Mitsubishi announced its mid-year earnings. Not surprisingly, they are mediocre. The company actually saw net sales increase to 1,005.4 billion yen from 991.3 billion over the six month timeframe. Interestingly, though, sales volume was actually lower…so credit favorable exchange rates for revenue increases. Overall for the period, Mitsubishi had an operating loss of 5.5 billion yen, which sounds bad until one realizes that’s 14.1 billion yen better than this time last year.
Looks like Mitsubishi is going for the Ford “cut costs” approach to car building.Speaking of Ford, one might say that Ford and GM’s complete lack of direction (and good products) have benefited Mitsubishi. In North America, Mitsu sold an additional 3,000 units so far this year for a total of 84,000 – roughly the number of Ford Mustangs delivered in six months. The company’s strongest gains came in the Russian region, where significantly increased demand resulted in 142,000 vehicles. Evidently, Russians are more at ease with spending money for cars with sketchy reliability!
The most interesting part of the company’s press release was the section dedicated to operational initiatives. For the American region these include:
|Increase buyer appeal and sales through introduction of the new Outlander and Lancer models|
|–||Reinforce sales capabilities via dealer training|
|–||Effective advertising focusing on Mitsubishi’s 25 years in the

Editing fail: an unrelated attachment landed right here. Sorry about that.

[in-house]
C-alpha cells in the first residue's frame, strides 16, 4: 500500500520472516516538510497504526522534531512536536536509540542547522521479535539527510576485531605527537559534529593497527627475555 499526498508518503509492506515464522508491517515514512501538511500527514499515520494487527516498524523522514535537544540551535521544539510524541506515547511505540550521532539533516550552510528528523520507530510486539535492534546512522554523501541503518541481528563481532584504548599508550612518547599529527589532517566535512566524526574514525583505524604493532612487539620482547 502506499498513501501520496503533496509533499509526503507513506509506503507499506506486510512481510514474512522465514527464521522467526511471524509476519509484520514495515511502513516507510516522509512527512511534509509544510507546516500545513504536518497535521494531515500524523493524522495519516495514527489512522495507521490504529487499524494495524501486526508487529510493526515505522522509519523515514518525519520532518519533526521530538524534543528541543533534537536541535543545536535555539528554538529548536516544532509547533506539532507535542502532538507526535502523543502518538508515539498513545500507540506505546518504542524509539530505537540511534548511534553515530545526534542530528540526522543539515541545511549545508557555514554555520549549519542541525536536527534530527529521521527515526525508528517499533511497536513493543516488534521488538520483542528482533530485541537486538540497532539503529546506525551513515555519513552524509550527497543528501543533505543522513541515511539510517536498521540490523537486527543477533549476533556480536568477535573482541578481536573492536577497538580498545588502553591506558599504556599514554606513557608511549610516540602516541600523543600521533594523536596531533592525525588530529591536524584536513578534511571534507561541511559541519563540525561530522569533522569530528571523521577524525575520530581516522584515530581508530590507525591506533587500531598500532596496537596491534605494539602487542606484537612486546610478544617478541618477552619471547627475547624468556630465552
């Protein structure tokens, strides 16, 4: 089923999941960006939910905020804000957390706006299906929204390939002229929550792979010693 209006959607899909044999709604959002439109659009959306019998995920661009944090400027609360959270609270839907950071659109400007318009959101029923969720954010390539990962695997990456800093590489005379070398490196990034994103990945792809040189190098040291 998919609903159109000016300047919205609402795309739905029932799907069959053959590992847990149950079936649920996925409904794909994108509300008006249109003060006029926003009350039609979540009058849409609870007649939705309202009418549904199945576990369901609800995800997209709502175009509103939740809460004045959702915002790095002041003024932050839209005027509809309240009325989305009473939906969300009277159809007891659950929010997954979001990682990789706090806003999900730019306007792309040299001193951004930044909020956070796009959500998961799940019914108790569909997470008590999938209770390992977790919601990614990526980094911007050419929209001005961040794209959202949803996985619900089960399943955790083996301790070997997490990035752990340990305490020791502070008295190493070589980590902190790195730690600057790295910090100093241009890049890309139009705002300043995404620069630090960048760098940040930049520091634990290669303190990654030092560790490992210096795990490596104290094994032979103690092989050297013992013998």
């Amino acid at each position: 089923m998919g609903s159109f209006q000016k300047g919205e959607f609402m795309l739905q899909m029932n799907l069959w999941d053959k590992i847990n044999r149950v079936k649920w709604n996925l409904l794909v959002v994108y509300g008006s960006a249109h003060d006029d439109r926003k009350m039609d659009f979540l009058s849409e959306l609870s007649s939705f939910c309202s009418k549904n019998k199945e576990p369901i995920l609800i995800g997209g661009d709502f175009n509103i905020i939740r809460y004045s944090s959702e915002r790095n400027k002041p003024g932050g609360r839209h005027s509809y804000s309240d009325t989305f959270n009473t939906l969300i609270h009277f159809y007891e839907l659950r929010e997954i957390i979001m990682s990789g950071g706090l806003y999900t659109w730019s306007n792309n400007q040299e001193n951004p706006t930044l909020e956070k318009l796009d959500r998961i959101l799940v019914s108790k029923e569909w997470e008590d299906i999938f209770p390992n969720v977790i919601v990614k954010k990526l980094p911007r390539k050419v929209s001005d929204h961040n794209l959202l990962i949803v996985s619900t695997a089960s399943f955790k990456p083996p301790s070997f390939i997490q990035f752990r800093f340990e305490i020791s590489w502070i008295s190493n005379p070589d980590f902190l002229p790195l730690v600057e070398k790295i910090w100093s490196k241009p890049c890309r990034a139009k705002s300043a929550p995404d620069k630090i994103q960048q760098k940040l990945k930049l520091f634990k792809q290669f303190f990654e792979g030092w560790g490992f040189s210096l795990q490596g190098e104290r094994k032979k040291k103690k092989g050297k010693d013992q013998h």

|–||Enhance sales through effective use of financial service operations|
|–||Improve productivity at the
Many of these we simply cannot argue with. Improving productivity is huge, as is releasing new products – especially the Outlander, which finally puts the ugly last generation model out to pasture. Dealer training should be applauded, because it’s often ignored by manufacturers as a point of improvement. One might say that this should be a number one focus, because the Mitsubishi dealer network is one step above Goodwill for quality of staff. The company, however, appears to be focusing just on sales when dealer service has long been one of the brand’s many Achilles heels.
Mitsubishi should be focusing on increasing quality throughout the company. It all starts with engineering-out the high failure rates of components within the vehicles. This takes money, time, money, corporate commitment, plus money. Products can look good, go like stink and be considered prestigious, but if the ownership experience is miserable from start to finish, then the company is doomed to generations of red ink…just ask Jaguar.
And if we read the “effective use of financial service operations” objective correctly, it appears that Mitsubishi will choose deep incentives over building the value of the brand. Deep discounts might move product, but it isn’t great for long-term profitability. Heck, it stinks for short-term profitability, as well.At some point Mitsubishi will realize what Mazda finally did: if you put as much effort into your mass-market cars (sedans, coupes, hatches, and crossovers) as you do your niche vehicles (Miata/Evo sports cars,) you can actually sell vehicles without deep discounts. The profit made with improving sales can then go back into R&D, increasing the quality of product.Plus, as product strength increases across the brand, better employees are attracted to dealerships. This provides an opportunity to train better-qualified sales and service personnel, which leads to better overall perception of quality.
Of course, they could simply continue to build a fun (yet cheaply built) Evo, an Eclipse that continues to miss its core target, and Galants and Outlanders that looked like the engineers “phoned-it-in” until the company’s value is so low Audi or BMW buys them out. The company has so much potential — we know we’re not the only ones who see it.